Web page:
BNB, the token associated with crypto exchange Binance, has attracted additional scrutiny with a recent Forbes investigation revealing that the original Initial Coin Offering (ICO) was a flop.
The report, produced in collaboration with Gray Wolf Analytics and Inca Digital, alleges that less than 11 million of the 100 million tokens on offer were actually sold in the sale. After this failure, Binance apparently chose to double the allocation for angel investors like Matthew Roszak and Roger Ver.
The report further alleges that Binance “likely raised less than $5 million,” significantly less than the $15 million that Changpeng Zhao, the founder and chief exec, bragged about on LinkedIn.
The end result of this failed ICO was, allegedly, that Binance ended up with vastly more BNB than it had planned, and as BNB has become more valuable over time, this has resulted in large financial benefits for the company.
Forbes highlights in its reporting that this could be because investors chose to keep BNB on the exchange and therefore it was not distributed in a recognizable way. Forbes and Gray Wolf feel this is an unlikely explanation “because investors would typically not want to keep it on an exchange whose security had not been established.”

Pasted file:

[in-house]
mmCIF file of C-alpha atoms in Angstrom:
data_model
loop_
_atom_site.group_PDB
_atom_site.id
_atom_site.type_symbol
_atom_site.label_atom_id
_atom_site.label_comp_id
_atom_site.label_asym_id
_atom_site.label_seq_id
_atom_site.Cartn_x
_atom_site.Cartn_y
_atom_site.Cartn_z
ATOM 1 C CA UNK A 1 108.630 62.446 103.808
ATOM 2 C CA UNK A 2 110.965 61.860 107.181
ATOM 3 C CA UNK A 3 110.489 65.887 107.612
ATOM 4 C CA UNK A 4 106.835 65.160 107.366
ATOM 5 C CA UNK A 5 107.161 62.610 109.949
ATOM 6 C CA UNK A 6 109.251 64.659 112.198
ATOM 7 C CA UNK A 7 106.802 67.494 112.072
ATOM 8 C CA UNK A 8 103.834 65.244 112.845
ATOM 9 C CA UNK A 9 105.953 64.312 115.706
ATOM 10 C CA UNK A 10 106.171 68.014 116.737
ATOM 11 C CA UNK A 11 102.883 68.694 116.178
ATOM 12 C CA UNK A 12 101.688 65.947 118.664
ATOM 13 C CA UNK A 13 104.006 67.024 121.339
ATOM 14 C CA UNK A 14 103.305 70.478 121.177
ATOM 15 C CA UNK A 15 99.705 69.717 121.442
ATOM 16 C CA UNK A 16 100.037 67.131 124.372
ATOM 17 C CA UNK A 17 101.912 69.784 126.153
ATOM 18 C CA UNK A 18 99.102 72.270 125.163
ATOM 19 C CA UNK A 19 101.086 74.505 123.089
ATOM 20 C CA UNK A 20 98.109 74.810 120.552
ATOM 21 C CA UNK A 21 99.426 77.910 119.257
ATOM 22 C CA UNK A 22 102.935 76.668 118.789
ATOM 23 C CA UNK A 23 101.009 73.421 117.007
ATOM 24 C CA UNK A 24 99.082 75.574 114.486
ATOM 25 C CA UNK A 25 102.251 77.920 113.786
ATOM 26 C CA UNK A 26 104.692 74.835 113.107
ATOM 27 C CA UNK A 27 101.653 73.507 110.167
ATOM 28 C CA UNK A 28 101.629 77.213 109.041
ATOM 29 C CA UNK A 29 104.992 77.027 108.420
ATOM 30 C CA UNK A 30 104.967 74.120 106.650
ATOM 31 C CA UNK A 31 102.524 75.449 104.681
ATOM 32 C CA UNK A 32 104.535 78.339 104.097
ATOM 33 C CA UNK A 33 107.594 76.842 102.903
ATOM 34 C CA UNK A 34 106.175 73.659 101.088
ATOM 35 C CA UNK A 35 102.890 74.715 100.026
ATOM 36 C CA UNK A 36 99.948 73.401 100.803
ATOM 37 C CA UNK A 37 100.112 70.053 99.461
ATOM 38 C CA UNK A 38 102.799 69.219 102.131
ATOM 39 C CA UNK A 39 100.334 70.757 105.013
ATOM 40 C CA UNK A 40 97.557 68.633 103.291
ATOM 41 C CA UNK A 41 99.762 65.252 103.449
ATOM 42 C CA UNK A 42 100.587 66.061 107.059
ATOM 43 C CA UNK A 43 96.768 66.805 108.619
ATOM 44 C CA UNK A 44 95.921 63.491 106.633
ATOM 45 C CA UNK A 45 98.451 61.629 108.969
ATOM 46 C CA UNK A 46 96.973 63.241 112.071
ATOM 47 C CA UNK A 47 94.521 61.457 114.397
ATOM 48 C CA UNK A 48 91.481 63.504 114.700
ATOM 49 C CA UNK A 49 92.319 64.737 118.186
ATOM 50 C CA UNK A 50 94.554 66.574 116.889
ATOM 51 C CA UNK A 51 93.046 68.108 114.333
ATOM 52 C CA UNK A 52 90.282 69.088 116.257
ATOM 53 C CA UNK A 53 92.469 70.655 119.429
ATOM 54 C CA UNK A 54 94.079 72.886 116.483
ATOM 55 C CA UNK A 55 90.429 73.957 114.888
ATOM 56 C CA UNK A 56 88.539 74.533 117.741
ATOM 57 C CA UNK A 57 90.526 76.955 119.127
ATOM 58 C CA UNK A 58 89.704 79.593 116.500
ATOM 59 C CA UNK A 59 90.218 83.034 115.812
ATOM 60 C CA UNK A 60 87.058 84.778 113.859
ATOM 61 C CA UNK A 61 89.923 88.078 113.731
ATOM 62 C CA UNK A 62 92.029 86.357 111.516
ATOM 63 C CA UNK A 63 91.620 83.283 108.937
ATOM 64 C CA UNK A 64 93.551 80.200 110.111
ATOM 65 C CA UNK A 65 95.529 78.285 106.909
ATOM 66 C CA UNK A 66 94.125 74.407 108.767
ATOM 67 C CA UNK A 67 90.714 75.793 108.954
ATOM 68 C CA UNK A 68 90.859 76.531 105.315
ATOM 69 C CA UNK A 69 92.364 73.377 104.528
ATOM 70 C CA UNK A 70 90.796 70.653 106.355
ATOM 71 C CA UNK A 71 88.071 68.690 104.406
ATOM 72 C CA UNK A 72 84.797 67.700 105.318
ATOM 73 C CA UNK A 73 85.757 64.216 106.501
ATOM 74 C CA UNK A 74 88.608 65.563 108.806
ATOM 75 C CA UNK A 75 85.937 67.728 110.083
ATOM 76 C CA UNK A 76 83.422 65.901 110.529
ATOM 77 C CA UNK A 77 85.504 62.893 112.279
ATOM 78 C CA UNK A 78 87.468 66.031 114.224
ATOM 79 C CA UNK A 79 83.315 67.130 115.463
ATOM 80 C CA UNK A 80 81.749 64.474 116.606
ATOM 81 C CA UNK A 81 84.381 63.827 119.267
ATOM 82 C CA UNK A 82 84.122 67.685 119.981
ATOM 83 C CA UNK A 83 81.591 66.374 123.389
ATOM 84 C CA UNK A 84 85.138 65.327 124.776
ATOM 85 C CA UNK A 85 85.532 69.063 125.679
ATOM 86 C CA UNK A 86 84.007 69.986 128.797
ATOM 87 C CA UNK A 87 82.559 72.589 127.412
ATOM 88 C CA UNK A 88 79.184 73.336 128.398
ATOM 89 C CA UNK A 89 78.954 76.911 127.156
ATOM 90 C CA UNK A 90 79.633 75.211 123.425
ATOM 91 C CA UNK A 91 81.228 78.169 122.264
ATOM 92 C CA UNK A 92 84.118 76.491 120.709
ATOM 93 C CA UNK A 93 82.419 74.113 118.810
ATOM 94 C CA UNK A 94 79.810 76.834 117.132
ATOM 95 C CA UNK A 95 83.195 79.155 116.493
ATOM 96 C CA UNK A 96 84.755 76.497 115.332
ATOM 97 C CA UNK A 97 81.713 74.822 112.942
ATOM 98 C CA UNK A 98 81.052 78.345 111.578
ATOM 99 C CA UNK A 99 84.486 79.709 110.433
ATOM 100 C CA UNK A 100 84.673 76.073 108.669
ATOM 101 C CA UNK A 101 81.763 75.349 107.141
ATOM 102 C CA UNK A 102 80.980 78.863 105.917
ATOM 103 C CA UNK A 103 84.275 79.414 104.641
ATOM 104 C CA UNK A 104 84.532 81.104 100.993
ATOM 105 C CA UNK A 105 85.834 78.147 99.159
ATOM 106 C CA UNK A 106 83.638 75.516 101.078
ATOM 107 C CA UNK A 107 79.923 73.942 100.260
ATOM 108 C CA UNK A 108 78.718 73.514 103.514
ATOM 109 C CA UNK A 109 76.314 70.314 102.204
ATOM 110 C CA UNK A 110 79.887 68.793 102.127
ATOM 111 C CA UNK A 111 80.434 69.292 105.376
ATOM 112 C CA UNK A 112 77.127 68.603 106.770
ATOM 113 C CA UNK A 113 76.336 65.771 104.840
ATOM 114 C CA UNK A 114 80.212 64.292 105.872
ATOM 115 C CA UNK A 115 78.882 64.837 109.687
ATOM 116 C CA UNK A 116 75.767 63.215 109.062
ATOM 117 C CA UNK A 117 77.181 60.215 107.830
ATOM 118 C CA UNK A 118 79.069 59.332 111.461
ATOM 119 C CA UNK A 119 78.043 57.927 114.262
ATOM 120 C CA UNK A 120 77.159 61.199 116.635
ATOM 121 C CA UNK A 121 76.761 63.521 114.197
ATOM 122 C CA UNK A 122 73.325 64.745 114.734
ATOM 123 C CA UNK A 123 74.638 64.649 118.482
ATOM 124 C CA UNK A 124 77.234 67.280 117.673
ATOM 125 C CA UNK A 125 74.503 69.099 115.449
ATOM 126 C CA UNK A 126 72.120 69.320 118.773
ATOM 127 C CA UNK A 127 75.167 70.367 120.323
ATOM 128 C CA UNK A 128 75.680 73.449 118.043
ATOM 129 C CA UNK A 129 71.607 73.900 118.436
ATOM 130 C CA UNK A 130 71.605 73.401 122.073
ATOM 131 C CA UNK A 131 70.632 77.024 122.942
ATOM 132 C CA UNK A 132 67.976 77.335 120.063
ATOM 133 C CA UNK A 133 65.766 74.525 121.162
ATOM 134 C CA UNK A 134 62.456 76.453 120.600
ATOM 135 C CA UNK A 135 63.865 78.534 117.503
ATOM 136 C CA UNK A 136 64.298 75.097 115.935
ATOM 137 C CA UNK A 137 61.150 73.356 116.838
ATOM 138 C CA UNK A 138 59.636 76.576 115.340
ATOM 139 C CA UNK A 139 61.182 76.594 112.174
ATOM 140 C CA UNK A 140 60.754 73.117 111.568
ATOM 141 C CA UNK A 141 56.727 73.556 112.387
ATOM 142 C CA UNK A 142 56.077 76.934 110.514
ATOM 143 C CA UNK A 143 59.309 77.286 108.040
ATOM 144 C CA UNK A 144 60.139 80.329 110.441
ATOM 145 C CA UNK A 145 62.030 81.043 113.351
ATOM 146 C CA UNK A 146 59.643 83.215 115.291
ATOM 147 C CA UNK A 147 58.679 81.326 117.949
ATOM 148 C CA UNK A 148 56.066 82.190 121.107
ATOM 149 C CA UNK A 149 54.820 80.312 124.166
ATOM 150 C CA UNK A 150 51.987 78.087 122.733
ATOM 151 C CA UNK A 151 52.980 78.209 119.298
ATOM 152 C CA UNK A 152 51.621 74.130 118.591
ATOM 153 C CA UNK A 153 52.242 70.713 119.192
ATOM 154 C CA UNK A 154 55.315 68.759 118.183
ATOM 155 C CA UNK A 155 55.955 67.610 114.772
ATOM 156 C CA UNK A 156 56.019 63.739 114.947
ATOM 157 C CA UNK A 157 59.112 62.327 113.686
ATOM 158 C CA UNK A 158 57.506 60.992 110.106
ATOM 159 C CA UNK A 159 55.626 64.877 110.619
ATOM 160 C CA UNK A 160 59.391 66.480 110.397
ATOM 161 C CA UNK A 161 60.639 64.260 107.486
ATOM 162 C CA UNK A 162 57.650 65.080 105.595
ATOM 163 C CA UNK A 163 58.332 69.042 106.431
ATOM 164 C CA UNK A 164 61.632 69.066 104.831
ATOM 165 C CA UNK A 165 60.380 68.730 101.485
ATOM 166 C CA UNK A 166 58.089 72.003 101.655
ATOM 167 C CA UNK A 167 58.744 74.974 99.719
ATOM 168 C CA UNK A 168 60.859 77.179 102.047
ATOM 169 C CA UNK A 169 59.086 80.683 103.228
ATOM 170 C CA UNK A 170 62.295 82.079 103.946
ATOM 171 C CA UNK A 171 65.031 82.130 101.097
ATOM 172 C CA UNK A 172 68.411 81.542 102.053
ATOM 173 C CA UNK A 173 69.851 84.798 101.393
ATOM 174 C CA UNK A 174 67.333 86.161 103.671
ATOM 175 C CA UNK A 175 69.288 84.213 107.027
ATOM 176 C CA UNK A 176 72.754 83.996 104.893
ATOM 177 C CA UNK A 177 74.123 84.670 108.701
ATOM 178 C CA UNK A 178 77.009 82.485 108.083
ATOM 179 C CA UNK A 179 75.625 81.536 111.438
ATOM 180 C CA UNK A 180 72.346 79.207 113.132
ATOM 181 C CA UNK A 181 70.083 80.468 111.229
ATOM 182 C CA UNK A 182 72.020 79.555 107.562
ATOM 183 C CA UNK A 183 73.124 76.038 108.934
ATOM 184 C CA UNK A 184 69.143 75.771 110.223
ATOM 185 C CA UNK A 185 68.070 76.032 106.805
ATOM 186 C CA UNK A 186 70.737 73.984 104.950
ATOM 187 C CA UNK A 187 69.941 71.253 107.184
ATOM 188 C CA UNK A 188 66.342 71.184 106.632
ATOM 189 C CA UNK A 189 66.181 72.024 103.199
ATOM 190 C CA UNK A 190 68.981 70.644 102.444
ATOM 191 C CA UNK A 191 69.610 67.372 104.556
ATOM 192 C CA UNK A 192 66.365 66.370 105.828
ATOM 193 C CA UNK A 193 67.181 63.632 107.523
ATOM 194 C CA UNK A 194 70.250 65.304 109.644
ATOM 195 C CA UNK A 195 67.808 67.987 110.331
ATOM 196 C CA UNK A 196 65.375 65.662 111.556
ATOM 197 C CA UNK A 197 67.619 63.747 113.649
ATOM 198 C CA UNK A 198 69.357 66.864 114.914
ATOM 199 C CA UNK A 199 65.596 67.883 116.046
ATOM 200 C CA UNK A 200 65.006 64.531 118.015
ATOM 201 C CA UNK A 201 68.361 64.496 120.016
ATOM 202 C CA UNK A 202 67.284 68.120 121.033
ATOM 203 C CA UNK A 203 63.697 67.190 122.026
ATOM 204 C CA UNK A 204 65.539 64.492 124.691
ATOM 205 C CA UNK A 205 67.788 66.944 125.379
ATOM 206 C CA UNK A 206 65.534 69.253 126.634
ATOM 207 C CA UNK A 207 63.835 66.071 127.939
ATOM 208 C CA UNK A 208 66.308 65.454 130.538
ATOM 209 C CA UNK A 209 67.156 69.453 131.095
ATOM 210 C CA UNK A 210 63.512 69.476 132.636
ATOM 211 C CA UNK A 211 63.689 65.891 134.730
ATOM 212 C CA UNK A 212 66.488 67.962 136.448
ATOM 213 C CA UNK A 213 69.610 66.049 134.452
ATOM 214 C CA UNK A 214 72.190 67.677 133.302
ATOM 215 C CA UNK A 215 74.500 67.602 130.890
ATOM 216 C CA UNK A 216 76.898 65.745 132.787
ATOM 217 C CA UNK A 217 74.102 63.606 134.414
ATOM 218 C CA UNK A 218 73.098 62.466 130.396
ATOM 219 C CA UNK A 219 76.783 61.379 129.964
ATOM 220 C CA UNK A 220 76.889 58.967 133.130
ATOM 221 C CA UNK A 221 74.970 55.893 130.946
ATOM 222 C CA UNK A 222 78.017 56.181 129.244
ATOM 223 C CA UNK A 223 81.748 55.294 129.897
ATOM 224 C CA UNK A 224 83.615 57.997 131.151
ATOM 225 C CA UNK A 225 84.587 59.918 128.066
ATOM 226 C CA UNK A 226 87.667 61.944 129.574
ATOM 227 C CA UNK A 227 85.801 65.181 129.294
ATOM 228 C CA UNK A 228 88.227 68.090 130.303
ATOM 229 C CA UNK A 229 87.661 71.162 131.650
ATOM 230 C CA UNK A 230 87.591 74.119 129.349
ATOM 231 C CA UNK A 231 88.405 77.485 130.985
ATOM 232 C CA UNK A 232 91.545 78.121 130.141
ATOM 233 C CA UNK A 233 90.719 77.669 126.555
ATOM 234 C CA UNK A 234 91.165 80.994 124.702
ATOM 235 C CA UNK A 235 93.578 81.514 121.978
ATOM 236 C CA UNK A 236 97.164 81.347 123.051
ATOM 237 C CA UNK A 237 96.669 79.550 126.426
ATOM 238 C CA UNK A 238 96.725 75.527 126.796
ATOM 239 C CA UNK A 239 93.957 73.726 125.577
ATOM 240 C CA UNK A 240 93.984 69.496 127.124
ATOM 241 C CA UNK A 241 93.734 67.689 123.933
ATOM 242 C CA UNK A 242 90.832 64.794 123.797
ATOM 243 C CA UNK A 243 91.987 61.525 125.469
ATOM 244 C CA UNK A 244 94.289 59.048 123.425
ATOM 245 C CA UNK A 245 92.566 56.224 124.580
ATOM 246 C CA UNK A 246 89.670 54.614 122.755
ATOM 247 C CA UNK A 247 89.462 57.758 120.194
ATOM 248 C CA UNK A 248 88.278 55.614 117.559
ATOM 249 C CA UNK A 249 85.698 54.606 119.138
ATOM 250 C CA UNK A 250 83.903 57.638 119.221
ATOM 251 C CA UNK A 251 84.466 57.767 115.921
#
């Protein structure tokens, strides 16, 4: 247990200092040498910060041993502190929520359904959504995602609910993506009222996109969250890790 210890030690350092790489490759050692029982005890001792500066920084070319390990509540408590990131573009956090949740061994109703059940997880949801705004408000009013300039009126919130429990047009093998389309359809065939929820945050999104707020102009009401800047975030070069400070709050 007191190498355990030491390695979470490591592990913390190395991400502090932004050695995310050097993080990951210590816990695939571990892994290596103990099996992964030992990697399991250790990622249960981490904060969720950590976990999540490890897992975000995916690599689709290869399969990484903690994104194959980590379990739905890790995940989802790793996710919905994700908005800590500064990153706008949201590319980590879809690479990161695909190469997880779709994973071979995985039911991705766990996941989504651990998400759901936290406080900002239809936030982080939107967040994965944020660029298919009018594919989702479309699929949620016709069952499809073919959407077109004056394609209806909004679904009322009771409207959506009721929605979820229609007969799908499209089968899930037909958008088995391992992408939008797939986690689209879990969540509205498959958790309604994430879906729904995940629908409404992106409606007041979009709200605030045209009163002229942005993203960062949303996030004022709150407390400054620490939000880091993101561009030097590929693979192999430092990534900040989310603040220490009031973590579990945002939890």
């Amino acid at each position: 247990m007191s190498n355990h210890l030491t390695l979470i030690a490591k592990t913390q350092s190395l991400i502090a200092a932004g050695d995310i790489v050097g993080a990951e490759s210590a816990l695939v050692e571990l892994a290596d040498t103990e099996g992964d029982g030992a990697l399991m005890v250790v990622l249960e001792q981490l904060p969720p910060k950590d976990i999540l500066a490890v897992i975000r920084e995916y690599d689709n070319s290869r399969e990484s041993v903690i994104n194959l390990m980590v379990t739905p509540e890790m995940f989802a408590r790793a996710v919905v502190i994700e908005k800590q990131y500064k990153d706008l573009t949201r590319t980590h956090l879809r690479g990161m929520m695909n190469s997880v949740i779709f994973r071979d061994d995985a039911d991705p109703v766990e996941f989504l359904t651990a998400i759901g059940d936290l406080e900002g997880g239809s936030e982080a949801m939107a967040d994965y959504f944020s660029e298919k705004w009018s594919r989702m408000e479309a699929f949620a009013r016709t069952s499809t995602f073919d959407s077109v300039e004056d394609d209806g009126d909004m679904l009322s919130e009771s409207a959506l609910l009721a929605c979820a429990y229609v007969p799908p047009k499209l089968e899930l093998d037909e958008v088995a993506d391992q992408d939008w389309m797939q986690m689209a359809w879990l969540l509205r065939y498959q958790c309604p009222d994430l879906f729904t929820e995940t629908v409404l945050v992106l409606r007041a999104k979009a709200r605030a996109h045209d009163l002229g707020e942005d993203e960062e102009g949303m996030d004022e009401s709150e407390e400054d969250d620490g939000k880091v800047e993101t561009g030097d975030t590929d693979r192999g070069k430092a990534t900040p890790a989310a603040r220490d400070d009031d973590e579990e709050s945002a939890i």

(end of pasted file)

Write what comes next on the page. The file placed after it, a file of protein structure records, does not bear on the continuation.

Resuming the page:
However, Protos does want to highlight that one of the primary advertised benefits of BNB was that it would provide a discount on Binance fees and would be used as ‘gas’ for Binance advanced features, so many purchasers would be incentivized to keep the assets on the exchange.
Even today, there are still questions about the distribution of BNB. Deso, a pseudonymous cryptocurrency researcher, recently highlighted that Binance’s most recent ‘proof-of-reserves’ currently shows only approximately 33 million of the total 150 million BNB are stored on Binance, against 29 million in customer balances.
In November, Binance released a transparency report that shared many of its hot and cold wallet addresses. Confusingly, these addresses hold far more than the proof of reserves would seem to indicate.
|Address||Approximate Number of BNB|
This seems to add up to approximately 53 million tokens, or approximately 160% of the total it claims to hold. Protos has reached out to Binance to clarify this discrepancy between its proof-of-reserves and its previously disclosed holding addresses. We will update this if the company responds with information that clarifies the discrepancy.
Binance-branded cryptocurrency assets have previously displayed on-chain behavior that contradicted Binance communications. Binance has previously failed to keep adequate collateral segregated for its ‘Binance-pegged Binance Dollar.’
Binance is currently facing multiple legal and regulatory issues, including a Securities and Exchange Commission lawsuit and a Commodities Future Trading Commission lawsuit, as well as reportedly having prosecutors prepared to indict on money laundering charges.